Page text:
Friday, January 4, 2013

The Skinny -- Fornasetti

Piero Fornasetti
You probably know his work even if you don't know his name.  Piero Fornasetti's art is instantly recognizable and graphically stunning.  He was not only a painter, but also a sculptor, interior decorator, designer, printmaker, and engraver. He created more than 11,000 products from his art, ranging from furniture to ceramics to wallpaper. 

Born in Milan in 1913, Fornasetti attended, and was expelled from, Brera Academy, where he studied drawing, in the first two years of the 1930s.  A year later, in 1933, he exhibited his very first piece of art in a student exhibition at the Milano University.  Fornasetti also designed a group of silk scarves, printed with newsprint and architectural motifs, exhibited at the Milan Triennale. 

He was conscripted into the Army during WWII, but instead of fighting, he was given the task of painting the regimental barracks in the Piazza San Ambrogio.  He was exiled to Switzerland from 1943 to 1946 to avoid more military service, but continued to produce his art throughout this time.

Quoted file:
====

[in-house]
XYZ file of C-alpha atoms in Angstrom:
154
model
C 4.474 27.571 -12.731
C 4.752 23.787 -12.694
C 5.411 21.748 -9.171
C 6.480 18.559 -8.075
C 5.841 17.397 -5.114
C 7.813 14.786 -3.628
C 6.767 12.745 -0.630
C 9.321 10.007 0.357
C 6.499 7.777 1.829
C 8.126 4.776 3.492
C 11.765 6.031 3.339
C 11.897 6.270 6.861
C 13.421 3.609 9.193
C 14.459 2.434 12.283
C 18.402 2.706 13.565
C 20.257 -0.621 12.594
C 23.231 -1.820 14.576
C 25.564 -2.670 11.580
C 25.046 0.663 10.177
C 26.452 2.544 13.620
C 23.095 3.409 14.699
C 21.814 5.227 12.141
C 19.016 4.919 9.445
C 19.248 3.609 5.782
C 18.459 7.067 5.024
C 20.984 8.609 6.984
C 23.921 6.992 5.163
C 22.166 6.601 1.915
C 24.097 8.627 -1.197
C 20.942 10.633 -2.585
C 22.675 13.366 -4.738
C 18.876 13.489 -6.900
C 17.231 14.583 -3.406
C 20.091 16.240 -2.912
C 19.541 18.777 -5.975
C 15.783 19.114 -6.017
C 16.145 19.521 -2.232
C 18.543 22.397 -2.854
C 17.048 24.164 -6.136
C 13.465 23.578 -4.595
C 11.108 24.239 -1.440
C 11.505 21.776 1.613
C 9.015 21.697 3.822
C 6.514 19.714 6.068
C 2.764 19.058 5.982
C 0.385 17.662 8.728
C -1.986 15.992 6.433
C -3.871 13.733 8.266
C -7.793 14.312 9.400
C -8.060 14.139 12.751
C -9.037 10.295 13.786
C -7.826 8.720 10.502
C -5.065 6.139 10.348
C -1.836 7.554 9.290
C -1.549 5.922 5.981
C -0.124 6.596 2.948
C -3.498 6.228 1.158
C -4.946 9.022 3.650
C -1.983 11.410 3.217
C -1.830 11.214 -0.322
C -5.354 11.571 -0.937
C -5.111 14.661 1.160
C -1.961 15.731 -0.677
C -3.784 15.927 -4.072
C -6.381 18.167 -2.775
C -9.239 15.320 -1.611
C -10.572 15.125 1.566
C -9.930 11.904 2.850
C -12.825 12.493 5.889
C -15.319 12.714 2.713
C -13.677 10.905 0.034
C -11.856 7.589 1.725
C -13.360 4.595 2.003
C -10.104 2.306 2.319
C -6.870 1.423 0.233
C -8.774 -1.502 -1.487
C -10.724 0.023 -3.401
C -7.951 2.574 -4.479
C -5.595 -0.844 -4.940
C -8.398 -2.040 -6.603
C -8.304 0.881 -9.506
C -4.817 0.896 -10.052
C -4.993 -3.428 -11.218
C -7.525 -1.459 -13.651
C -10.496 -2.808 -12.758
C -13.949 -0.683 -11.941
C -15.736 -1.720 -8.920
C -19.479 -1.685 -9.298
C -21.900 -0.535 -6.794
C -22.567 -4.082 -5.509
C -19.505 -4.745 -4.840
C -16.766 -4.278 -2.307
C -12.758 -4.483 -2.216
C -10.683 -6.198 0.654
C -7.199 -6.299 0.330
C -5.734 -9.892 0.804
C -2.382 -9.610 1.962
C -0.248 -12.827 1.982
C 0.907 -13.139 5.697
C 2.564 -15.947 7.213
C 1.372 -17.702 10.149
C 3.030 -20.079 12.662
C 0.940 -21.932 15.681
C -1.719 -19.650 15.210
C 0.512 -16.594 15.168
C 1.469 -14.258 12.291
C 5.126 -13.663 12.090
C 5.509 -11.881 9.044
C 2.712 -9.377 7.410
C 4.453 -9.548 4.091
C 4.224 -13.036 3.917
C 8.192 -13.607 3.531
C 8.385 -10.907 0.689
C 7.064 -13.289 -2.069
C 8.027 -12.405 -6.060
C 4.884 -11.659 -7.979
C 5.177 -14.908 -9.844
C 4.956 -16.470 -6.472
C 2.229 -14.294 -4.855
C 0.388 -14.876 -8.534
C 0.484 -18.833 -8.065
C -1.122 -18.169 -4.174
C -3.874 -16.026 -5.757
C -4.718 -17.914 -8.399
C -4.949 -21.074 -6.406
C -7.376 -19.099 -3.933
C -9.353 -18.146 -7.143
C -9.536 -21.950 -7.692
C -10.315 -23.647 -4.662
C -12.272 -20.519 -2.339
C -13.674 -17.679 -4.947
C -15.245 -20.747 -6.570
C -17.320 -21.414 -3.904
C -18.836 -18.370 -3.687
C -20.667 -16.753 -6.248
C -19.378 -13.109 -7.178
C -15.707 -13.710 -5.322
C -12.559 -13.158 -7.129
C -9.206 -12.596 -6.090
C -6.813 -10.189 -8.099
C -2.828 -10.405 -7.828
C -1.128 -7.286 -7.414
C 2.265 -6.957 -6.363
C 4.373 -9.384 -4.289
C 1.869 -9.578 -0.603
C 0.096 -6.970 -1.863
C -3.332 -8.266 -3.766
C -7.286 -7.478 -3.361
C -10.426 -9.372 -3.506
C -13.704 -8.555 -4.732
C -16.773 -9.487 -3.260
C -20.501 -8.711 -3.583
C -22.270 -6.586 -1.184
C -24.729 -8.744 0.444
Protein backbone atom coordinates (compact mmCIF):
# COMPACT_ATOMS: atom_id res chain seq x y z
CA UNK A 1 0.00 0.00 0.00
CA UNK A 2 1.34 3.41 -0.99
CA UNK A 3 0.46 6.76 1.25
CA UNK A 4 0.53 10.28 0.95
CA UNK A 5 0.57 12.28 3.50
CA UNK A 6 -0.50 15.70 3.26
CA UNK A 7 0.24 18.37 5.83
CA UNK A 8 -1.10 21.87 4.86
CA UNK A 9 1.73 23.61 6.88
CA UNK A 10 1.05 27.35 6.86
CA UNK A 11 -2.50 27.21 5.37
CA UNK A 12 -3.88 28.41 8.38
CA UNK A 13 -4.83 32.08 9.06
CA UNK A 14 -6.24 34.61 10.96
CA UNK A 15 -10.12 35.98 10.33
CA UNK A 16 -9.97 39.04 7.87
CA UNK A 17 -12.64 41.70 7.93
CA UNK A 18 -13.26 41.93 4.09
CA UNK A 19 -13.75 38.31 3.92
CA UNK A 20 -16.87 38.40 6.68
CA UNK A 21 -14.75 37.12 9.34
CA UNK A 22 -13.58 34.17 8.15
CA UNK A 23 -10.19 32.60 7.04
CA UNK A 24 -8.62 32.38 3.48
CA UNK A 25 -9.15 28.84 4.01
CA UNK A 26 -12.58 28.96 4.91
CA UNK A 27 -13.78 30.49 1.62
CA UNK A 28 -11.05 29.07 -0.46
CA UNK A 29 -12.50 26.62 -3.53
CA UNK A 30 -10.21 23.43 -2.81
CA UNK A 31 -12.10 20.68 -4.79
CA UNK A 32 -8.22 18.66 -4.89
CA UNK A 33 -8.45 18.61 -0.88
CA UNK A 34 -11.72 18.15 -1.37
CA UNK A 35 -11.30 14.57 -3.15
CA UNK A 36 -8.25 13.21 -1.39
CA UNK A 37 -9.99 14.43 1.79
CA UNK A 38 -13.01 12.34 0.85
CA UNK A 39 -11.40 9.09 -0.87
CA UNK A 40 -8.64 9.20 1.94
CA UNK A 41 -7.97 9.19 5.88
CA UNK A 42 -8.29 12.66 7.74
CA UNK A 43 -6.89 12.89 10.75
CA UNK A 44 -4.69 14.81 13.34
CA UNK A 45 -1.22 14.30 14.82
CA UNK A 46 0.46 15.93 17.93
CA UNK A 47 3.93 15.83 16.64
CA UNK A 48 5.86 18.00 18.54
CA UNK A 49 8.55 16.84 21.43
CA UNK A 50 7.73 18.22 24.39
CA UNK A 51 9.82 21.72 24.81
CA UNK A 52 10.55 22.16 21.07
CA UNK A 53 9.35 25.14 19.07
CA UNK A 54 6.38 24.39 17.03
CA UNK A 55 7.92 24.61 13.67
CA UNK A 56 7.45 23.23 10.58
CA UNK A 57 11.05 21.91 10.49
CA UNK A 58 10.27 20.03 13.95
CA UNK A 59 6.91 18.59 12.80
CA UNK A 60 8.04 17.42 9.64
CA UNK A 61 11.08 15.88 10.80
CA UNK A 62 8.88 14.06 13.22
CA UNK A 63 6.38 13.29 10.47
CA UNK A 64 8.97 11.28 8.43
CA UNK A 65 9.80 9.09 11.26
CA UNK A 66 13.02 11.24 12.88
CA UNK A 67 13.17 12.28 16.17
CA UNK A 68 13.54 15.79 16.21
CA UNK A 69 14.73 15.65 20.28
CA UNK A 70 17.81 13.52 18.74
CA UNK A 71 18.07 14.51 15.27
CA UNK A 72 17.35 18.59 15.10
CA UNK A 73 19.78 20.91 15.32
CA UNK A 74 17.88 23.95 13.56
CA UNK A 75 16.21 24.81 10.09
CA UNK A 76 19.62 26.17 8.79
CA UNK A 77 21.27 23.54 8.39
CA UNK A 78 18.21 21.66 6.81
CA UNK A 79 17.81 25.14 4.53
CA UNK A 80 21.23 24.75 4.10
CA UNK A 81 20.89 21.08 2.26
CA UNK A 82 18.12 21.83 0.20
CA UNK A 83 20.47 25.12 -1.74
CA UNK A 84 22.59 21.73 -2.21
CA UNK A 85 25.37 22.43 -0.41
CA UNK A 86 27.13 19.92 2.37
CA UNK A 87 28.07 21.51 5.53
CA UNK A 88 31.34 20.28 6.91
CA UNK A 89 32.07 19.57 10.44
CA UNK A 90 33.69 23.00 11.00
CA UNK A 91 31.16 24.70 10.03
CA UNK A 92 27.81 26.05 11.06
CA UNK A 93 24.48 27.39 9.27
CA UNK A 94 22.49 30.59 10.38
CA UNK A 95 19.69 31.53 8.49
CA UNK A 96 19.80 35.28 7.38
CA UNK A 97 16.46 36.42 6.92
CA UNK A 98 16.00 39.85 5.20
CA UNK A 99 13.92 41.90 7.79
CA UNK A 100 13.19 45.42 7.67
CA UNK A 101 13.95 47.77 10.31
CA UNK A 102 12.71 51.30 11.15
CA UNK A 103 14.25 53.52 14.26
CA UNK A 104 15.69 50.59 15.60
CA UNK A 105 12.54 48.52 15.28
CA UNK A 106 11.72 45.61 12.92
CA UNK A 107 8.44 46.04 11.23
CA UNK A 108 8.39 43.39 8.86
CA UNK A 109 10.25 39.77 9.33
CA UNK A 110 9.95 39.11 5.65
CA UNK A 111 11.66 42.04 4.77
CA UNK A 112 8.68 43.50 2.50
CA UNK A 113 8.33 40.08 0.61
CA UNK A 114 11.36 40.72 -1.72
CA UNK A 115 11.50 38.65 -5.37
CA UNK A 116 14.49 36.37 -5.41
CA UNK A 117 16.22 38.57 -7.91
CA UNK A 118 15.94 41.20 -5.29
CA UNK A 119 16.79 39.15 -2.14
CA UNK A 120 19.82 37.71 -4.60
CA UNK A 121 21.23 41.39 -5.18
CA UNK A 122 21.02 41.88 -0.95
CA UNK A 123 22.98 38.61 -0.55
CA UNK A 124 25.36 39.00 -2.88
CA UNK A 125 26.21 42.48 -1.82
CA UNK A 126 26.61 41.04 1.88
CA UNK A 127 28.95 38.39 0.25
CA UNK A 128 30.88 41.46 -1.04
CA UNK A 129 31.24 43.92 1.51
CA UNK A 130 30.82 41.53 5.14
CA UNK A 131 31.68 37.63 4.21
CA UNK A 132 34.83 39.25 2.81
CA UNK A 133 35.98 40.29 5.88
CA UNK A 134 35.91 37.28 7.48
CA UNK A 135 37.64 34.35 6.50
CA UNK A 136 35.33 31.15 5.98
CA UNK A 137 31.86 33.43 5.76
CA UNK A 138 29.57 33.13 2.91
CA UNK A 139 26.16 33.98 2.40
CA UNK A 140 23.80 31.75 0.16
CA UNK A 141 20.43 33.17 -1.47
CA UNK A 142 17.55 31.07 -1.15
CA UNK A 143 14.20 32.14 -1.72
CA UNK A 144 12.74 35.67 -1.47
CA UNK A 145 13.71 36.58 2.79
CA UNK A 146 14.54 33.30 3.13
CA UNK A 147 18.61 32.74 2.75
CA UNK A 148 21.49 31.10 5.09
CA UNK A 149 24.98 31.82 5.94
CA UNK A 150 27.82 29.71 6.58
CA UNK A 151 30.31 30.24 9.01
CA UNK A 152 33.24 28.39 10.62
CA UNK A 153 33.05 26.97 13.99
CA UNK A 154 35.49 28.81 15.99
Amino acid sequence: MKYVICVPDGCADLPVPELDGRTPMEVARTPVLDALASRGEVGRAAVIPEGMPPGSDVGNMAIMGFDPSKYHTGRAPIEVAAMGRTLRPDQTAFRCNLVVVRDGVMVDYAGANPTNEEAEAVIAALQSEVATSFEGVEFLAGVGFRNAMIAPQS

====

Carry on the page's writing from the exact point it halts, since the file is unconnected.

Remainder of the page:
In 1940, Fornasetti met Gio Ponti, an Italian architect and designer, and designed ‘The Lunar’ illustrated Calendar book for him.  He worked continuously with Ponti until his death in 1979.  They collaborated on designing art, products and furniture, as well as interiors, such as the complete interior of the Casa Lucano, the ocean liner Andrea Doria, and the ballroom of New York's Time-Life building.

Fornasetti's most important contribution was the joining of design and art through furniture, interiors, and products.  He was one of the first to develop the idea of "branding" himself and serially producing his art for public product consumption.   

His work includes constant use of black and white, the sun and time. His style is heavily influenced by Greek and Roman architecture.  His most famous work is, without a doubt, his illustrations featuring the face Lina Cavalieri, an operatic soprano.  Fornasetti found her face in a 19th century magazine, turning the black and white image into an iconic representation of his work. It was known as the “Tema e Variazioni” (theme and variation) plate series.  He said:
“What inspired me to create more than 500 variations on the face of a woman? I don’t know. I began to make them and I never stopped.”  

Tema e Variazioni

Fornasetti's work faded in popularity throughout the 1970s, but with the opening of the design store, Themes and Variations, in London in 1980, interest was reawakened. He published a book in 1987, a collaboration with Patrick Mauri├Ęs that illustrated his collective works.  Piero Fornasetti died in 1988 at age 75.  His son, Barnaba Fornasetti is continuing his dad's legacy by continuing to produce his work.

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*Information from, wikipedia, and

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